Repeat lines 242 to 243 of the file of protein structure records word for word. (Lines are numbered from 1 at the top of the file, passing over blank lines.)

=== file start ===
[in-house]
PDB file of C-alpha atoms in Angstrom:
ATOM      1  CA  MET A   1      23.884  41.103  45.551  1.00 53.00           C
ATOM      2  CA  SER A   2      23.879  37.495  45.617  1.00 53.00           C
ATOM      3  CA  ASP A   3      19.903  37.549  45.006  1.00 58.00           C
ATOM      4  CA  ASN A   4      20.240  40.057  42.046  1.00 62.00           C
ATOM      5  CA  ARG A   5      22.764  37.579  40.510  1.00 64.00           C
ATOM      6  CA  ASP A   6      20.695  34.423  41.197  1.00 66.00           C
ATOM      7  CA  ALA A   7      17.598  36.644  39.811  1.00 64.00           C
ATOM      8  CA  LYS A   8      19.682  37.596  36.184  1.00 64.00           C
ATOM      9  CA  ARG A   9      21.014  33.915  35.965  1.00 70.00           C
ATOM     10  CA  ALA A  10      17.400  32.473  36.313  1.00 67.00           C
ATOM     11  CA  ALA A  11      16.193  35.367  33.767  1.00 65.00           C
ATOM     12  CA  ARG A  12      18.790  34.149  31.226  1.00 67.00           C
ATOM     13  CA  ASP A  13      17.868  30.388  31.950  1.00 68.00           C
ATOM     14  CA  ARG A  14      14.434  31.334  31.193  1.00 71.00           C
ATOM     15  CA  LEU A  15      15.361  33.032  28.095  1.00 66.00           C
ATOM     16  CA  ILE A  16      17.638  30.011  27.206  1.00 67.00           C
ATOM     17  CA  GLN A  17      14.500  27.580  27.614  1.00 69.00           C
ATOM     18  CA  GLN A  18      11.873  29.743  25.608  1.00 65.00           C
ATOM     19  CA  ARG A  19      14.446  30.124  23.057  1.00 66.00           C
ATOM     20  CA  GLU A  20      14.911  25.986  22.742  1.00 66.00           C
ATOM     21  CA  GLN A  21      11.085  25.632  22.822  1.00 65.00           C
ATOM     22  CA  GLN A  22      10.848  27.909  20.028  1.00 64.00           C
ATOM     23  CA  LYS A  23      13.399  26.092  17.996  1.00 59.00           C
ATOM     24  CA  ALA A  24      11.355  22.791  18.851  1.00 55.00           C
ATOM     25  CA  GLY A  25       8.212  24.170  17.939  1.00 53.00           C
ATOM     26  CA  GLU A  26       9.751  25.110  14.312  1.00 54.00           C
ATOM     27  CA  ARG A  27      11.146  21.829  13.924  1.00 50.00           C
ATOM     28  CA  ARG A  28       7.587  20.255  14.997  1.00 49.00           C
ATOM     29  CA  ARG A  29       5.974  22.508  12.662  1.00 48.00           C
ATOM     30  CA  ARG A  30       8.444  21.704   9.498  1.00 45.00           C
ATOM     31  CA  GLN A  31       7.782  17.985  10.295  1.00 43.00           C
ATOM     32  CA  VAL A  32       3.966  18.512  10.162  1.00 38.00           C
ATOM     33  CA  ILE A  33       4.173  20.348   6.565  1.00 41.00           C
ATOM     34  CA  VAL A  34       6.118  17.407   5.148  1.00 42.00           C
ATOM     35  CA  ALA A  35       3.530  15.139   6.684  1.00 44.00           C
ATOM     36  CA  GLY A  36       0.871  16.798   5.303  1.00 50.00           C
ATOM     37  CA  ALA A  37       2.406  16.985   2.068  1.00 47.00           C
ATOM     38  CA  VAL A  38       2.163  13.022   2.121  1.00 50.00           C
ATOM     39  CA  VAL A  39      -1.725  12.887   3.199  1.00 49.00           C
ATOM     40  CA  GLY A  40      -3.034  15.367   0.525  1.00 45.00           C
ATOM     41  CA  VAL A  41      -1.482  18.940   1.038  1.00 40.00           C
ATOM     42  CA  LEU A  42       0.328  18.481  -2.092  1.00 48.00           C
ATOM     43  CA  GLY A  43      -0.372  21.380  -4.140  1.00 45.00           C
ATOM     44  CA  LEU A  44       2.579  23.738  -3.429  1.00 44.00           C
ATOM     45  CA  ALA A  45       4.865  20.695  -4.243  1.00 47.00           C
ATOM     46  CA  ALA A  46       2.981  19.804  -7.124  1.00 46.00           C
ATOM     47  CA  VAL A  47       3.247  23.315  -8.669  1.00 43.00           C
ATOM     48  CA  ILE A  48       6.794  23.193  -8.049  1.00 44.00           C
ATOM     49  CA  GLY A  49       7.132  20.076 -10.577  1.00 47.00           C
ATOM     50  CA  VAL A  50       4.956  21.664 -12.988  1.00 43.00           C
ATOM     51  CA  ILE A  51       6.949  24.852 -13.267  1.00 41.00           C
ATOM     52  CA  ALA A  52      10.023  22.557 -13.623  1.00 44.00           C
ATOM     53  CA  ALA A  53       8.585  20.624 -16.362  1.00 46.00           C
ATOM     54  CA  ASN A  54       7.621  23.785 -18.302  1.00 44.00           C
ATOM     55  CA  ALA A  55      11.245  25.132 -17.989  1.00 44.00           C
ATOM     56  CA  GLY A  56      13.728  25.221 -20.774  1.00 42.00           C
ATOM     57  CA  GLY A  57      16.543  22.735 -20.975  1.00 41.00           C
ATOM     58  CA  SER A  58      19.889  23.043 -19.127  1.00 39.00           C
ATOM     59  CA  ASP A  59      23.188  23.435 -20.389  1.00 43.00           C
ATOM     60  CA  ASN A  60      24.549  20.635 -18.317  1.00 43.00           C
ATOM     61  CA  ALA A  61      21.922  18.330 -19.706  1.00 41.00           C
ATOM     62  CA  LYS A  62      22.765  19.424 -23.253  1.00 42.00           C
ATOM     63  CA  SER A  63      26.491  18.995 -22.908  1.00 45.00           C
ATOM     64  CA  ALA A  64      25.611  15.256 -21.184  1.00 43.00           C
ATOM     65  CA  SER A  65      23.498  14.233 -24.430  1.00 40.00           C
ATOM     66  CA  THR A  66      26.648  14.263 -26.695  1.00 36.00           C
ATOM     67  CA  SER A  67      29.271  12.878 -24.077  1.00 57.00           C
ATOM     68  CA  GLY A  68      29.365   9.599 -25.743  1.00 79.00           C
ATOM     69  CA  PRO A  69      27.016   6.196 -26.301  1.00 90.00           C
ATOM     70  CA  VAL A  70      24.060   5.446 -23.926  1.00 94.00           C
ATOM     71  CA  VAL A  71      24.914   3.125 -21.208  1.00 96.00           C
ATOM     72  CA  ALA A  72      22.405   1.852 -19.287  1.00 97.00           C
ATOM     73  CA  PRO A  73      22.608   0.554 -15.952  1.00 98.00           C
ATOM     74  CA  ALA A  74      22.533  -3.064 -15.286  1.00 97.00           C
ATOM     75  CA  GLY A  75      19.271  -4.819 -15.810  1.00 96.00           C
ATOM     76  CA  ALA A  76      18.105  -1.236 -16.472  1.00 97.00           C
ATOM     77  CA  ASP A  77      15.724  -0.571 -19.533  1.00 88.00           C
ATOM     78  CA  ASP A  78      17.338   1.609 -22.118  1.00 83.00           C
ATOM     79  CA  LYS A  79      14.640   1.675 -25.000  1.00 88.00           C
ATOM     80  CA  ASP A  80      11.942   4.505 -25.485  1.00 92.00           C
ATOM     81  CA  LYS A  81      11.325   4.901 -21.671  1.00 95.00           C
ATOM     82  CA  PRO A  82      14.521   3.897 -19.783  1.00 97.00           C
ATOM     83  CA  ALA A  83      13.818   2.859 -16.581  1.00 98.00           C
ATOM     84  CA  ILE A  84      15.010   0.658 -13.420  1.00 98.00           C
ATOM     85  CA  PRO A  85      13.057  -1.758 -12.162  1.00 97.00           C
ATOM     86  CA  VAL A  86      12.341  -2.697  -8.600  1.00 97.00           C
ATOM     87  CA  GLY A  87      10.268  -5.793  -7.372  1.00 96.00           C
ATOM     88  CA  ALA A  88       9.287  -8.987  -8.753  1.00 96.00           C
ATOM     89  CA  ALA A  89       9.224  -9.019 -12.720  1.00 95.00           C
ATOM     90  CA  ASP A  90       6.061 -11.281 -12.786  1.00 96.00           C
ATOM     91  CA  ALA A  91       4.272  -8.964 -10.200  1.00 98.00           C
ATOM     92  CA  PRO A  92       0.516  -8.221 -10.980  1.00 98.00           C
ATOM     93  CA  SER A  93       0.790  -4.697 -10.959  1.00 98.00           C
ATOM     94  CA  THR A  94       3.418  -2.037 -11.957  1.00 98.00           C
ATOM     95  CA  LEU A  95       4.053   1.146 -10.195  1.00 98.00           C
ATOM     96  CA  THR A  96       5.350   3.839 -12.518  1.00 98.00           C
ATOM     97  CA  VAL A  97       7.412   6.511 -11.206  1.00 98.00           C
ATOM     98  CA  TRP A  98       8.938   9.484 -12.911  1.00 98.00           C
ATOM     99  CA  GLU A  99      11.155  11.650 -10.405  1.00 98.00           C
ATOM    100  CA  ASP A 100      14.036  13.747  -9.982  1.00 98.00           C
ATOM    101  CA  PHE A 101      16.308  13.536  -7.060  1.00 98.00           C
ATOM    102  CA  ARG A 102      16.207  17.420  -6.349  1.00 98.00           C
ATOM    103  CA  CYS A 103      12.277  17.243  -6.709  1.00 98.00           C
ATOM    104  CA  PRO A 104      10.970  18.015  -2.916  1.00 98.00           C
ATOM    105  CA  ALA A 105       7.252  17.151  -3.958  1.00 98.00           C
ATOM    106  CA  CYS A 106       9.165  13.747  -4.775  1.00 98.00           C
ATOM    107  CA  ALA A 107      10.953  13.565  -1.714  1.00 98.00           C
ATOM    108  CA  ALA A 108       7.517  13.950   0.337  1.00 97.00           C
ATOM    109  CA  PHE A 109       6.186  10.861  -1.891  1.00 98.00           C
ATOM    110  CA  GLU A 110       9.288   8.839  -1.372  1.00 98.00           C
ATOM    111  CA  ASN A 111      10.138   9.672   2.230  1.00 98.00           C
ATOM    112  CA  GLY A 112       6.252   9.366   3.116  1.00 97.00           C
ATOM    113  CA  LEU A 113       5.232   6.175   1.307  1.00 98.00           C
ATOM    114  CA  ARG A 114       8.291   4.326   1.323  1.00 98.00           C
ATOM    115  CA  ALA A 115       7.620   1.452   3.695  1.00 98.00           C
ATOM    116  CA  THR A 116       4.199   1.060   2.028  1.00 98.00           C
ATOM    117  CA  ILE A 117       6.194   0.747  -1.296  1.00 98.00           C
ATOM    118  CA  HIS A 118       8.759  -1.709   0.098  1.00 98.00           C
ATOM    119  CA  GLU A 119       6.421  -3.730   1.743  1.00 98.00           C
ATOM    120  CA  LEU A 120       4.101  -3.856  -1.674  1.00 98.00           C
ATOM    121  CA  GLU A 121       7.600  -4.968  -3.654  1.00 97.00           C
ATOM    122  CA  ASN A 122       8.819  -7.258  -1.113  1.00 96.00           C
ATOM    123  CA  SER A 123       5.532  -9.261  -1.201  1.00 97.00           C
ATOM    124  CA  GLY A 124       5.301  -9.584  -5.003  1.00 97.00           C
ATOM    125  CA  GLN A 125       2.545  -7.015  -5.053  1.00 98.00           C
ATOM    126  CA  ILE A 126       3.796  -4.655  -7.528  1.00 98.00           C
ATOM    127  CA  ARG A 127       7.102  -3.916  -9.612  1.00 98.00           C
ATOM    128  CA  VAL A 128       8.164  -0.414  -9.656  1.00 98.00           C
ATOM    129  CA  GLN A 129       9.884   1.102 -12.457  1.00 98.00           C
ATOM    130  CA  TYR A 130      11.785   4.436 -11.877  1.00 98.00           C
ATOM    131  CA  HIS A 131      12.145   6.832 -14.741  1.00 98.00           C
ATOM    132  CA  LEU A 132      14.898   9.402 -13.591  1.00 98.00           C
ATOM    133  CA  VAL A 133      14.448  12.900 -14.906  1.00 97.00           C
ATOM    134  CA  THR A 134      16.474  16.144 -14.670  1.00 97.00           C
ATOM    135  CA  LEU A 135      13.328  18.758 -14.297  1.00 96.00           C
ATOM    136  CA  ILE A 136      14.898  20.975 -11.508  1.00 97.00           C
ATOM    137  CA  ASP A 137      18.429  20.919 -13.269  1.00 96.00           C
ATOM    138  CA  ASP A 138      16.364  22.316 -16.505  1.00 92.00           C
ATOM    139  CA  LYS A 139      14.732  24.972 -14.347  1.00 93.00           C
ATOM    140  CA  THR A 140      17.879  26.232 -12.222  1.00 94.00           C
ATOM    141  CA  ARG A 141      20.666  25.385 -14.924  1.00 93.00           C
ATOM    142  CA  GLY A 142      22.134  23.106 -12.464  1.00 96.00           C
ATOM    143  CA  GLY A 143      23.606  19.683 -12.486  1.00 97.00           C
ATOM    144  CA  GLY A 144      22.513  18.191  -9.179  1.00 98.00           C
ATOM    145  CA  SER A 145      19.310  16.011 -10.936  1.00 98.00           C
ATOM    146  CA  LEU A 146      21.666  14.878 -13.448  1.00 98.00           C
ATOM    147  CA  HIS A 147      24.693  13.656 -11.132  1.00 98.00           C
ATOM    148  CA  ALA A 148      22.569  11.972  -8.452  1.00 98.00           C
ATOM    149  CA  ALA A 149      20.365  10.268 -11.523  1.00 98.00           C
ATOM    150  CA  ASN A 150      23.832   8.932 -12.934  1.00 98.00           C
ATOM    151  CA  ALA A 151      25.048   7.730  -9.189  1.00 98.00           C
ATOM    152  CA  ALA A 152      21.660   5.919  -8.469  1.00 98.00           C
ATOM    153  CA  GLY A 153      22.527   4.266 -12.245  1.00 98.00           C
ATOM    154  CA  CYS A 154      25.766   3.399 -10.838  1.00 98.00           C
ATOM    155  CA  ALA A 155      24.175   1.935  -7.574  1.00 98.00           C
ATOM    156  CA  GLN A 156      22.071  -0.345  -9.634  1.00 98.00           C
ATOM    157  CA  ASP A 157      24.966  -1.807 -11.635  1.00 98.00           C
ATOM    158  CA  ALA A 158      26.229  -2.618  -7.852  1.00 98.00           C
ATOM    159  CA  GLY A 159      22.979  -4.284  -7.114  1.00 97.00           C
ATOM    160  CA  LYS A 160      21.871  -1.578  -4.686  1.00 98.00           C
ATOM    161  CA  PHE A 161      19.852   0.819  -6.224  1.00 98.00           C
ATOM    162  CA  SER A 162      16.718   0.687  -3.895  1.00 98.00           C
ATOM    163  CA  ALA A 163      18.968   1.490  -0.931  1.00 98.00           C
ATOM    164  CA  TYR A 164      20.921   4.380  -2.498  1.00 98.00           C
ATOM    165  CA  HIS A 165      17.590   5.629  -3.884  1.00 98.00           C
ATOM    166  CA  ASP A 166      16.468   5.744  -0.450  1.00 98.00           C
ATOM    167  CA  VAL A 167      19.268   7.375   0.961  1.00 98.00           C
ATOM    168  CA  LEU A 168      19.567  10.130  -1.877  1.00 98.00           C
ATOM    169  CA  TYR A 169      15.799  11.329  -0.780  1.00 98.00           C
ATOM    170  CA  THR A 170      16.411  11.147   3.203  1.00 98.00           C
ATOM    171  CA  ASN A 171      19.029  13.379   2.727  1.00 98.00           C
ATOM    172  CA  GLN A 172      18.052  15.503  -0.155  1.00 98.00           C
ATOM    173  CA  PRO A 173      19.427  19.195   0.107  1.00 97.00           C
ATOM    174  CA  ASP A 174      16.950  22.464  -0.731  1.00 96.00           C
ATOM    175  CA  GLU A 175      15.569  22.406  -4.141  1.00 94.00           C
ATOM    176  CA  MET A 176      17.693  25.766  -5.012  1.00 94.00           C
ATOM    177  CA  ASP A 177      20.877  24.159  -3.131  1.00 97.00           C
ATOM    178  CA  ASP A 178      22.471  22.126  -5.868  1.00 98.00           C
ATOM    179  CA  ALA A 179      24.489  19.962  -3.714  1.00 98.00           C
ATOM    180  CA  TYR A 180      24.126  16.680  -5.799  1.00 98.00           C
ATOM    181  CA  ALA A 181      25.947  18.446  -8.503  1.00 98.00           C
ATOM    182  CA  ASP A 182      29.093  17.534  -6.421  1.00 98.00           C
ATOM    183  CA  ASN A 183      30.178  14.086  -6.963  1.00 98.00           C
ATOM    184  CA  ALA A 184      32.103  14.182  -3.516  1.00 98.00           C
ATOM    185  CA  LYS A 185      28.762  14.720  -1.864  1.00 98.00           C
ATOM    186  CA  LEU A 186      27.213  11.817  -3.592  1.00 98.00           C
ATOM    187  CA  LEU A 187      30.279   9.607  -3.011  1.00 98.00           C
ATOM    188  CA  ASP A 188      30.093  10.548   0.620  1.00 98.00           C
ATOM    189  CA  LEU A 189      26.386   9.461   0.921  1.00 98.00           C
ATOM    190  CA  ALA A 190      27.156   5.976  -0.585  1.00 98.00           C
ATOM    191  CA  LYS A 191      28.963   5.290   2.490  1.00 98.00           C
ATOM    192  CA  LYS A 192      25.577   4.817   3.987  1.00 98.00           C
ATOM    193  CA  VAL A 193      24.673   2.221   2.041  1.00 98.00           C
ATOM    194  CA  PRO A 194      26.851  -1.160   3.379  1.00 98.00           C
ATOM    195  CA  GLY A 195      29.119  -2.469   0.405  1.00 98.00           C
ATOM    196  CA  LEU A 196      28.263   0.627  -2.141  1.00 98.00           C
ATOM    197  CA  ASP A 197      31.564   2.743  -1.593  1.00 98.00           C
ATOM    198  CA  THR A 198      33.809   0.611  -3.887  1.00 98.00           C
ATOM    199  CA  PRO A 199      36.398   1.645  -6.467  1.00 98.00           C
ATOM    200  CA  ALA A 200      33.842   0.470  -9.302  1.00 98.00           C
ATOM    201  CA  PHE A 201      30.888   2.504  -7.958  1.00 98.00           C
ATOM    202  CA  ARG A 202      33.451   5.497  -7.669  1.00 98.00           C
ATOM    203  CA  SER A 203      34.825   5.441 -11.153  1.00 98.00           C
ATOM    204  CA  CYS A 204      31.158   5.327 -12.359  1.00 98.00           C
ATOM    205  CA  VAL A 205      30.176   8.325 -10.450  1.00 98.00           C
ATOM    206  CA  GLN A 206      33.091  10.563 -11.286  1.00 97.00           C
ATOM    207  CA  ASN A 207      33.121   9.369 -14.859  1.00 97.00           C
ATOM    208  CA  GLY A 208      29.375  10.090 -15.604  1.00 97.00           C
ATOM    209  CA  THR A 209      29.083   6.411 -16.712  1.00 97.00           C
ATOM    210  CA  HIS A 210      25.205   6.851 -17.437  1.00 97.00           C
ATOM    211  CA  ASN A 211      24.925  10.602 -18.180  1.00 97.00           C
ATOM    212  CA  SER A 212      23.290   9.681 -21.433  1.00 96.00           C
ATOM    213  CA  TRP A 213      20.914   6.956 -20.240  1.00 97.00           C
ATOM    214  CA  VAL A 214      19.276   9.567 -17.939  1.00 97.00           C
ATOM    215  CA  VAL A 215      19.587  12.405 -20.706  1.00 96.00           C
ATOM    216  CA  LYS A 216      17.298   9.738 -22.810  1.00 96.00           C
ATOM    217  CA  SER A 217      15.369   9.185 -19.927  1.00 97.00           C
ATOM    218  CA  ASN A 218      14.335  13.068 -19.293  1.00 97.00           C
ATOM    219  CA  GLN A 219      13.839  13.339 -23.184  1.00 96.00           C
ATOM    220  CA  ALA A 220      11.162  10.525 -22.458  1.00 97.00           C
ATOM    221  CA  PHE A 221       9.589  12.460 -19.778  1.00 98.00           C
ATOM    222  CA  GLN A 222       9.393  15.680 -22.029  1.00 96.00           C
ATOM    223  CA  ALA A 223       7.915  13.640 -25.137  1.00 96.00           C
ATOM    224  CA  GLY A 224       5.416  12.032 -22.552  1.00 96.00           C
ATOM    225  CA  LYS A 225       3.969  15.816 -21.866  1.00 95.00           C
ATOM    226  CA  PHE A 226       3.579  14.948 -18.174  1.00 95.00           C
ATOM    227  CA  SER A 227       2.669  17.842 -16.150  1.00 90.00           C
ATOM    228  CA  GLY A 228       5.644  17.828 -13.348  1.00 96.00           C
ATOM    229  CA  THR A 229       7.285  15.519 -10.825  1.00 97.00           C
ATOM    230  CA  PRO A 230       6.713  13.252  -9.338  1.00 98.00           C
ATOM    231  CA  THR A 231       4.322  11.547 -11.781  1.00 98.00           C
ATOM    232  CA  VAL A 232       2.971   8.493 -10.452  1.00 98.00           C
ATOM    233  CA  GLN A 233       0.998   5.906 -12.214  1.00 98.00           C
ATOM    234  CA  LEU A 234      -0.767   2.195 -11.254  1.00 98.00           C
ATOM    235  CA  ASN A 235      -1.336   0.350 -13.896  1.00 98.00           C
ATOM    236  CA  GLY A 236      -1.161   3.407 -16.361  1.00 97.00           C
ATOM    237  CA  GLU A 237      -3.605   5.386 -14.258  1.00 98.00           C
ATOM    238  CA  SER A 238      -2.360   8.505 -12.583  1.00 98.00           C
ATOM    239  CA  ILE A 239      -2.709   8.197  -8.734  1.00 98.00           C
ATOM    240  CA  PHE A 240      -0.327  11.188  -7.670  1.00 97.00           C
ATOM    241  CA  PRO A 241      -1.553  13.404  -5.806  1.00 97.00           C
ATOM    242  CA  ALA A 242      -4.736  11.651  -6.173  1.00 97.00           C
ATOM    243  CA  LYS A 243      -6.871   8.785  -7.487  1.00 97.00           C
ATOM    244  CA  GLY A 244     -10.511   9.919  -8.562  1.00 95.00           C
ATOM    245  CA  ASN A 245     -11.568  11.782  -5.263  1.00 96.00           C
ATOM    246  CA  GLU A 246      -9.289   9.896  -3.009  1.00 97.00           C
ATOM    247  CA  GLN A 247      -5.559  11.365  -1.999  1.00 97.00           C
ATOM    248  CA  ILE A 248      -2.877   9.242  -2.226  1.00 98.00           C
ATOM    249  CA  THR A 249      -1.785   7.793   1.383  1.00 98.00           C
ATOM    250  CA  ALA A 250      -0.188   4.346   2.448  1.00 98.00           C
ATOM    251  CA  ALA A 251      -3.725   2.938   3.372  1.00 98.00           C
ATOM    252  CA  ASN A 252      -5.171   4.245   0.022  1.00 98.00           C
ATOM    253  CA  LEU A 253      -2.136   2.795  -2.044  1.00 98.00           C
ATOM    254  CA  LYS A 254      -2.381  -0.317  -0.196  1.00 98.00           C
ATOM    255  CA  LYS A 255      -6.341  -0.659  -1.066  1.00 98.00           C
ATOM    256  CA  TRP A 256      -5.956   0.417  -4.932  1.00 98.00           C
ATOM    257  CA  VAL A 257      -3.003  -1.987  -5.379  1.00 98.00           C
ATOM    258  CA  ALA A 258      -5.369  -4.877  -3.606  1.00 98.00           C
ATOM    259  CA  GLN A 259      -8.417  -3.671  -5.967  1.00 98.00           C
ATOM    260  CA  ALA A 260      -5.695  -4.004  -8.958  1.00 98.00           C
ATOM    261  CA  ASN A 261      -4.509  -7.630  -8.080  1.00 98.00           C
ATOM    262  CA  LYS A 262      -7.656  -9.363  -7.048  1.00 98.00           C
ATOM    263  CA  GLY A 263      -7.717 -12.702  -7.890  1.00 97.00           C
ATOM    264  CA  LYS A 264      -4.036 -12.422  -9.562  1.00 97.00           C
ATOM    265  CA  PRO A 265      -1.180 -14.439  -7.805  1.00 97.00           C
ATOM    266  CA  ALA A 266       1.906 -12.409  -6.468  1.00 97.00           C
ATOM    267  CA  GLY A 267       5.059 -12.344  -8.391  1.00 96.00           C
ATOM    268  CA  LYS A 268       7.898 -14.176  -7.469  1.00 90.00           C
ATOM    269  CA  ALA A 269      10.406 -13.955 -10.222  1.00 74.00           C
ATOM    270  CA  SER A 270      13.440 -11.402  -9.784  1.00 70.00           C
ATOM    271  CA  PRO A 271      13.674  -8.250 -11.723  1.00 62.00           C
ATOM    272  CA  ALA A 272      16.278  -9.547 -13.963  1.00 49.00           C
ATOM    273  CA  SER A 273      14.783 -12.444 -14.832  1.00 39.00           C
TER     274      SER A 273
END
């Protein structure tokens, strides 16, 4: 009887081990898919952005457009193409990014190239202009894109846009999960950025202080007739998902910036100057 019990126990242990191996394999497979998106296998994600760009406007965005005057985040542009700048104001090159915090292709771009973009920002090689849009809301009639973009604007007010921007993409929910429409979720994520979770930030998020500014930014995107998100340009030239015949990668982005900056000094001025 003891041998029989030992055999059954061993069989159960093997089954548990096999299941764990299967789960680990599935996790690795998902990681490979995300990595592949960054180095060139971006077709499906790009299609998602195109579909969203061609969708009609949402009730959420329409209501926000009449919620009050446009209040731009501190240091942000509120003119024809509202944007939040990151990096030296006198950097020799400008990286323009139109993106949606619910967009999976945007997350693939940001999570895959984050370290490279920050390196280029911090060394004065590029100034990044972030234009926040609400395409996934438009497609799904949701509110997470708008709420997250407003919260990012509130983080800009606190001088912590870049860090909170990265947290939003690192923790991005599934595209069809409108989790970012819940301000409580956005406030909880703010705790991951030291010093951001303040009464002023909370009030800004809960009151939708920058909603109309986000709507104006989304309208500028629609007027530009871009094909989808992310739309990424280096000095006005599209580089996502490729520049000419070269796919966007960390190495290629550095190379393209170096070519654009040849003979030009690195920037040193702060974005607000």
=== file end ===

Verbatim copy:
ATOM    240  CA  PHE A 240      -0.327  11.188  -7.670  1.00 97.00           C
ATOM    241  CA  PRO A 241      -1.553  13.404  -5.806  1.00 97.00           C